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This article in CS

  1. Vol. 39 No. 6, p. 1858-1865
    Received: Nov 6, 1998

    * Corresponding author(s): doehlert@plains.nodak.edu
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Factors Affecting Groat Percentage in Oat

  1. Douglas C. Doehlert *a,
  2. Michael S. McMullenb and
  3. Robert R. Baumannb
  1. a USDA/ARS Wheat Quality Lab., Harris Hall, North Dakota State Univ., Fargo, ND 58105 USA
    b Dep. of Plant Sciences, North Dakota State Univ., Fargo, ND 58105 USA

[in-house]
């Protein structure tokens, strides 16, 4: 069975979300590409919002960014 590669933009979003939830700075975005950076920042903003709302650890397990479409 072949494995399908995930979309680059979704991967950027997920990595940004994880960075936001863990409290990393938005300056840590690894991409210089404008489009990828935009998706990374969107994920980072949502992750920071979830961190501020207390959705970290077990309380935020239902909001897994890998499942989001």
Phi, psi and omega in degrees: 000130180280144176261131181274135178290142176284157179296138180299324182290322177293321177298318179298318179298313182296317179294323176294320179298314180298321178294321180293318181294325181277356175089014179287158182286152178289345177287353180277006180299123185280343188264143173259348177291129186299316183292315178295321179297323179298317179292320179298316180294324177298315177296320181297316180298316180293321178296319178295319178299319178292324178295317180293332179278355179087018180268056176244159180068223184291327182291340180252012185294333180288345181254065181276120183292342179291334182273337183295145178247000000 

The groat percentage represents an important quality characteristic of oat (Avena sativa L.). Our objectives were to characterize mechanical factors of the oat dehulling process and the physical characteristics of the oat grain that affect groat percentage. Mechanical factors were determined with a compressed air dehuller. Physical characteristics of oat grain were evaluated from 10 genotypes grown at three locations with digital image analysis. Groat percentage as determined by hand dehulling was compared with mechanical dehulling. The strength and duration of mechanical stress required to separate the hull from the groat and the strength of the aspiration required to remove free hulls from the groats had significant effects on groat percentage results. Insufficient mechanical stress resulted in ineffective dehulling, but excessive stress resulted in groat breakage. Excessive aspiration removed groats as well as hulls, but insufficient aspiration left excessive hulls with groats. Groat percentage values obtained by hand dehulling or by mechanical means correlated well. Hand sorting of mechanically dehulled groats to remove hulls remaining after dehulling improved their correlation, indicating the importance of hand-sorting mechanically dehulled oats. Test weight and oat size uniformity were highly correlated with groat percentage. Negative correlation between hulls remaining after dehulling with groat percentage suggested that heavier hulls, associated with lower groat percentage, were more difficult to remove by aspiration. Positive correlations between groat breakage during dehulling and groat percentage suggest that thin hulls provide less protection to the groat during dehulling, resulting in higher levels of breakage.

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